“This Court has long recognized that the military is, by necessity, a specialized society separate from civilian society. We have also recognized that the military has, again by necessity, developed laws and traditions of its own during its long history. The differences between the military and civilian communities result from the fact that ‘it is the primary business and armies and navies to fight or be ready to fight wars should the occasion arise.’”
“We find nothing in the history or constitutional treatment of military tribunals which entitles them to rank along with Article III courts as adjudicators of the guilt or innocence of people charged with offenses for which they can be deprived of their life, liberty or property. Unlike courts, it is the primary business of armies and navies to fight or be ready to fight wars should the occasion arise.”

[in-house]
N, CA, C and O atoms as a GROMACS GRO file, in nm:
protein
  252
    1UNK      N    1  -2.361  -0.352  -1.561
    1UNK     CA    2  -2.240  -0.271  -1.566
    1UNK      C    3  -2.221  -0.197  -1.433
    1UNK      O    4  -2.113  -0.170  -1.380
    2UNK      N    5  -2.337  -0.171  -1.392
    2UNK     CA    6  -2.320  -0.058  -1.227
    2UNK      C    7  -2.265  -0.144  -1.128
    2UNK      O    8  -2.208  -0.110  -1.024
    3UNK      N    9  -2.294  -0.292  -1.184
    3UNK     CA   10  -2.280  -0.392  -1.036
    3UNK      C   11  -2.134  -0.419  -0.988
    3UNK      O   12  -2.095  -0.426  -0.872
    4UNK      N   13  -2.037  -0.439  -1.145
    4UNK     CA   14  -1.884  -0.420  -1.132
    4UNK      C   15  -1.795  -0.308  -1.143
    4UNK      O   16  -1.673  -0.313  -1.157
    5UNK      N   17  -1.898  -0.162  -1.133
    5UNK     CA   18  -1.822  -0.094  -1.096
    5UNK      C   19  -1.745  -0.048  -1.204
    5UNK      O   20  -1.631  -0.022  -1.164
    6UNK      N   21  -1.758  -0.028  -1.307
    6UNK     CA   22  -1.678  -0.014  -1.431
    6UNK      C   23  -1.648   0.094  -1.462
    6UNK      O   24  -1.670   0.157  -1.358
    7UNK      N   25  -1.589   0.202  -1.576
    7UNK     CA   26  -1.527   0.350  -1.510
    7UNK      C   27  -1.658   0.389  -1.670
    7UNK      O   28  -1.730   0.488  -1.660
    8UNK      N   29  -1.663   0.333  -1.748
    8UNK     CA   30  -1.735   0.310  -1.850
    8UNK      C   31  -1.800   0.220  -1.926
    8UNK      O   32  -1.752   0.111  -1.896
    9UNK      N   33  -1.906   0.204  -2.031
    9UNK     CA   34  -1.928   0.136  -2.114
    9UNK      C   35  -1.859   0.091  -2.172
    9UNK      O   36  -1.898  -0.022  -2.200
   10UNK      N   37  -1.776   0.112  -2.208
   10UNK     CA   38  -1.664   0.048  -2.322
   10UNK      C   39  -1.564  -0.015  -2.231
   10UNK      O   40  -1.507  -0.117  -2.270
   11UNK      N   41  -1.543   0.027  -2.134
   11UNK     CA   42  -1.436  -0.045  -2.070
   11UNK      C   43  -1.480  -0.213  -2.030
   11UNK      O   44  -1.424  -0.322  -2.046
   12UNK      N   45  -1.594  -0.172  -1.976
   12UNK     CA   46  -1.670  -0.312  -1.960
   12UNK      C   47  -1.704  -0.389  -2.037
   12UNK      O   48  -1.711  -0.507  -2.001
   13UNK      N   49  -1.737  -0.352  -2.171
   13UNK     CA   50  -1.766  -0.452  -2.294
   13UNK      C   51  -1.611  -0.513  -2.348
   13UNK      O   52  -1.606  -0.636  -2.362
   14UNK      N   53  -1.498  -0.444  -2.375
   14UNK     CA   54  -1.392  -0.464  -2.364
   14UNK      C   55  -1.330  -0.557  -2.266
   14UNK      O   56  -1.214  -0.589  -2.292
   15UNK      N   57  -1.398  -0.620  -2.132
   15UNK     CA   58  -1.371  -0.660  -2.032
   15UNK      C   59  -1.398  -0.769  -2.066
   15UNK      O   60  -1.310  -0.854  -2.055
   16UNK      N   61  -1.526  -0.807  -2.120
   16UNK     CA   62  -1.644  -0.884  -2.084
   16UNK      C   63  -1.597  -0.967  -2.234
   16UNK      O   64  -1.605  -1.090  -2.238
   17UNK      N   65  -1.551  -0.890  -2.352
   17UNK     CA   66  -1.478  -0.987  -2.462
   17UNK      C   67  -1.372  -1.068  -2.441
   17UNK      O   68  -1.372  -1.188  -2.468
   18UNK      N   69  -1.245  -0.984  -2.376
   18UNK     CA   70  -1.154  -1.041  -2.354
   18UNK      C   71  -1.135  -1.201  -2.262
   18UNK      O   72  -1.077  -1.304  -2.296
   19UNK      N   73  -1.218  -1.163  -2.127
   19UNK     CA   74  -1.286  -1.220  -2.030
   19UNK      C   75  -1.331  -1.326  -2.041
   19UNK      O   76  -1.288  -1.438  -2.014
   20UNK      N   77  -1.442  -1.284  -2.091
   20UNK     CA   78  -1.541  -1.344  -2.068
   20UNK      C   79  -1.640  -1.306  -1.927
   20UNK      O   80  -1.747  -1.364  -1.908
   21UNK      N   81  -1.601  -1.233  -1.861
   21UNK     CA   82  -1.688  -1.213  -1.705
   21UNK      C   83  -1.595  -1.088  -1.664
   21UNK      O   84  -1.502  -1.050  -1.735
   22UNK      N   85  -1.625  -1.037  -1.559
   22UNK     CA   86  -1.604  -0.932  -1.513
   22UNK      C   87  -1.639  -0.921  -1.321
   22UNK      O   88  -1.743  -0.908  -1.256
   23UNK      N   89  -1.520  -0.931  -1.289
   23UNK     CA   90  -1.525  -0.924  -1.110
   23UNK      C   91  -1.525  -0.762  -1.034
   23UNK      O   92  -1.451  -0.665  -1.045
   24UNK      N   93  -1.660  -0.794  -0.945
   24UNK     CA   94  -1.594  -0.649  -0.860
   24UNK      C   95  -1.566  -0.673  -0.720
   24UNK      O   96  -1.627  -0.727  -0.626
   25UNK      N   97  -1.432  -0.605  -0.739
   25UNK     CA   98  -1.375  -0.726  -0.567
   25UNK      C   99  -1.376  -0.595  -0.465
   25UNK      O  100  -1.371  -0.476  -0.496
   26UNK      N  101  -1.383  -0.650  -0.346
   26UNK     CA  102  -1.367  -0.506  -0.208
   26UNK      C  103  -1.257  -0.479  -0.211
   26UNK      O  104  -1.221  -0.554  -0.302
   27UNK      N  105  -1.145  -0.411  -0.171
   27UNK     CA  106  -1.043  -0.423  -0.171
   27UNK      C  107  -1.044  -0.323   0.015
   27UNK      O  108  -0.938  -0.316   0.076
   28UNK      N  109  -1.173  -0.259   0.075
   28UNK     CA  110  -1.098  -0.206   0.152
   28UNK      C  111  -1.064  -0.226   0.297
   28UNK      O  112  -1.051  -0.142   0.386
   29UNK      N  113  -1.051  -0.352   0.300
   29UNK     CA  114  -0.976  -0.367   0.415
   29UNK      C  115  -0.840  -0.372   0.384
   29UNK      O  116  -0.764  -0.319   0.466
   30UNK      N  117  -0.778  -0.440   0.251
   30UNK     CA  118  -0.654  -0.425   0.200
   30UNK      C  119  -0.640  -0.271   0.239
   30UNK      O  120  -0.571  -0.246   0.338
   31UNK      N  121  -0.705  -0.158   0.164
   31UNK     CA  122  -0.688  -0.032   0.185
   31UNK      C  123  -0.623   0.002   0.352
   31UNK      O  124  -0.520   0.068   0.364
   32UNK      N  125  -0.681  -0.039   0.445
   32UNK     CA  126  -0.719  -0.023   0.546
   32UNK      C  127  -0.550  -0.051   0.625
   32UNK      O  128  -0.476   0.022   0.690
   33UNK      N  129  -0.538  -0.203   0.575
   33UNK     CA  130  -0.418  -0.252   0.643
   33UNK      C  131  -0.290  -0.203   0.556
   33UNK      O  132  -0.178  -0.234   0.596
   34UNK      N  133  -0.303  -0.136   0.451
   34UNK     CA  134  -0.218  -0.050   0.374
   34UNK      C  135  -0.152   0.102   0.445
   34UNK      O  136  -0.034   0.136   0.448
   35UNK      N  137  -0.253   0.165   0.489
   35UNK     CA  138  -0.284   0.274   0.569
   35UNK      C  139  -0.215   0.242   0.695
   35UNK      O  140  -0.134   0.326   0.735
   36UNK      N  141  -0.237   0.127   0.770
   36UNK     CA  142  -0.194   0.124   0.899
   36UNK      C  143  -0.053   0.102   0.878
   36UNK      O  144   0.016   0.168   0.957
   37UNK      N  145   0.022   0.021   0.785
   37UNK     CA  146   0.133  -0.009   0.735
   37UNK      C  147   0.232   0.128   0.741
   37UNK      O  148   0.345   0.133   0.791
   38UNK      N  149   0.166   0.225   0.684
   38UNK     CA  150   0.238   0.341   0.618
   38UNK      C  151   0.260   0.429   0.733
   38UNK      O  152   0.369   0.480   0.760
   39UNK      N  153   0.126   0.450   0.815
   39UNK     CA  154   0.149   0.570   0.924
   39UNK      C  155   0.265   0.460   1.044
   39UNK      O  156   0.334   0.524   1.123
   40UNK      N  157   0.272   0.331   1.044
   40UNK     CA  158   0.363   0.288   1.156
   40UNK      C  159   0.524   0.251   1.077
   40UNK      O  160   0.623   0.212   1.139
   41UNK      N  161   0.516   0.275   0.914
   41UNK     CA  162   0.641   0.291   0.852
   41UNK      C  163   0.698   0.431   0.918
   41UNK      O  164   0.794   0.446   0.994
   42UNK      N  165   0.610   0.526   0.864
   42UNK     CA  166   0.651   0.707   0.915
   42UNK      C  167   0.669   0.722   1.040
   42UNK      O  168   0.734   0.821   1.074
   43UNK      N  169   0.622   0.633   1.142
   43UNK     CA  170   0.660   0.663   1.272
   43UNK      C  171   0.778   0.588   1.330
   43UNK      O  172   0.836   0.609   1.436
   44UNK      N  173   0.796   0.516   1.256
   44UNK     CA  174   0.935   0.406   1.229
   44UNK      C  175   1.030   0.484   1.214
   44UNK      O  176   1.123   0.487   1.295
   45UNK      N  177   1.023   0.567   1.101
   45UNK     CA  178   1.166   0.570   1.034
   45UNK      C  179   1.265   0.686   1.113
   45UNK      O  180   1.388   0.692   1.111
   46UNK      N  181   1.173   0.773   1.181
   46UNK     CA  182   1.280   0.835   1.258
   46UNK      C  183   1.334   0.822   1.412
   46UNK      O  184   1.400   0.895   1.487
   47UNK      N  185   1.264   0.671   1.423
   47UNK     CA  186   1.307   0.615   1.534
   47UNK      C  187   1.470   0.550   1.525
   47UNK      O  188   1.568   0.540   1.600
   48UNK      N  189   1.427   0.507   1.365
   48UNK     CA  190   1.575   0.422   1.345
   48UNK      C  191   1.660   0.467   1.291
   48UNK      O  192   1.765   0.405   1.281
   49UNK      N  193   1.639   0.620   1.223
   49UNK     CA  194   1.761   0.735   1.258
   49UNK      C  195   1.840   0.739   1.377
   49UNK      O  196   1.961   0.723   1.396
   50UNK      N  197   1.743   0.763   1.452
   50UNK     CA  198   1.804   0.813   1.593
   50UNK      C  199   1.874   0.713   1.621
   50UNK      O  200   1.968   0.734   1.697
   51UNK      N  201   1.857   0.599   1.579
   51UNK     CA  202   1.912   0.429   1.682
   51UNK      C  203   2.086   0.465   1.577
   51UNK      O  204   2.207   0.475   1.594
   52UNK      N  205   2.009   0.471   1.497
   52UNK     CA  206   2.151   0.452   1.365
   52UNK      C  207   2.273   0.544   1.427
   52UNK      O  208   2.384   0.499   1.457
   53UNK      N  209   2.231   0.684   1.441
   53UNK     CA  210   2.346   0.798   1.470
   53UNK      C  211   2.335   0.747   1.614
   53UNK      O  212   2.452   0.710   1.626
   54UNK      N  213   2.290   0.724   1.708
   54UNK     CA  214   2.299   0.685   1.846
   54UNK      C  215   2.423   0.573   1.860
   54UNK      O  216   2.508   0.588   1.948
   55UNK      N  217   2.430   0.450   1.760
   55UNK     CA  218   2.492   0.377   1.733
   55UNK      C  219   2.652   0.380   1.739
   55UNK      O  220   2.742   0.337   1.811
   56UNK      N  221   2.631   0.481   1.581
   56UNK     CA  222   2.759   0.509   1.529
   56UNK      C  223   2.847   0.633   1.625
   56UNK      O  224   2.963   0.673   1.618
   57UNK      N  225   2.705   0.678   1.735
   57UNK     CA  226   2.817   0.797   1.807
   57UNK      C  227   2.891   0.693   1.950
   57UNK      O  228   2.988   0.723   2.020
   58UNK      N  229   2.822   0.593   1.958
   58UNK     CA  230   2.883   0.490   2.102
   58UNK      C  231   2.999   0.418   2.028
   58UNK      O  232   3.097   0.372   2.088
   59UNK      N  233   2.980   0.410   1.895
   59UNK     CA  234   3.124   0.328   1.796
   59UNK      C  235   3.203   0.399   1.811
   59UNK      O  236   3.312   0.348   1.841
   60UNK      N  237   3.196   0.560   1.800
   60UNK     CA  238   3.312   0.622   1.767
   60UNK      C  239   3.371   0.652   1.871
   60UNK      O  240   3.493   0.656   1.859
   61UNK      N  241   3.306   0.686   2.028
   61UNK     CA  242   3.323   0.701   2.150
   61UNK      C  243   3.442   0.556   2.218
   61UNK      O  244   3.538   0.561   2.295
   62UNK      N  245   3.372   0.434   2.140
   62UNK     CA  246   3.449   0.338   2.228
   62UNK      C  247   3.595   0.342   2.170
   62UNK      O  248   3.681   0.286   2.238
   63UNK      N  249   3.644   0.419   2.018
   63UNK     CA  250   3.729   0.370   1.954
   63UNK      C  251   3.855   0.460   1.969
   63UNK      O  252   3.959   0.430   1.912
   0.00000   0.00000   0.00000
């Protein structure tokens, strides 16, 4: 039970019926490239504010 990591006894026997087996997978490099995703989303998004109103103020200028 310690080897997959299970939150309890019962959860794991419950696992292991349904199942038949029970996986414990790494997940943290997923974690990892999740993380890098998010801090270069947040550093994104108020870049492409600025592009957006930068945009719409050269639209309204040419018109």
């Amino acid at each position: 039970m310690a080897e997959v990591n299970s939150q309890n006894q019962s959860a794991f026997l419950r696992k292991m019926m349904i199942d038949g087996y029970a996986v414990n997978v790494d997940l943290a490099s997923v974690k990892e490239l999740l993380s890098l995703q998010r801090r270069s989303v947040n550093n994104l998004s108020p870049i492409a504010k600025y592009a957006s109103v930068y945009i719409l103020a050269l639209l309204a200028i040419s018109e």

United States v. Clay, 1 U.S.C.M.A. 74 (1951), held that service members are specifically excluded from the protections enshrined in the Constitution. Instead, they were solely entitled to the statutory rights granted them by Congress. These rights, referred to as “military due process,” may mirror those found in the Constitution, but they need not be. That all changed with the CAAF’s decision in United States v. Jacoby, 11 U.S.C.M.A. 428 (1960), which makes it a landmark—if not THE landmark—military justice decision.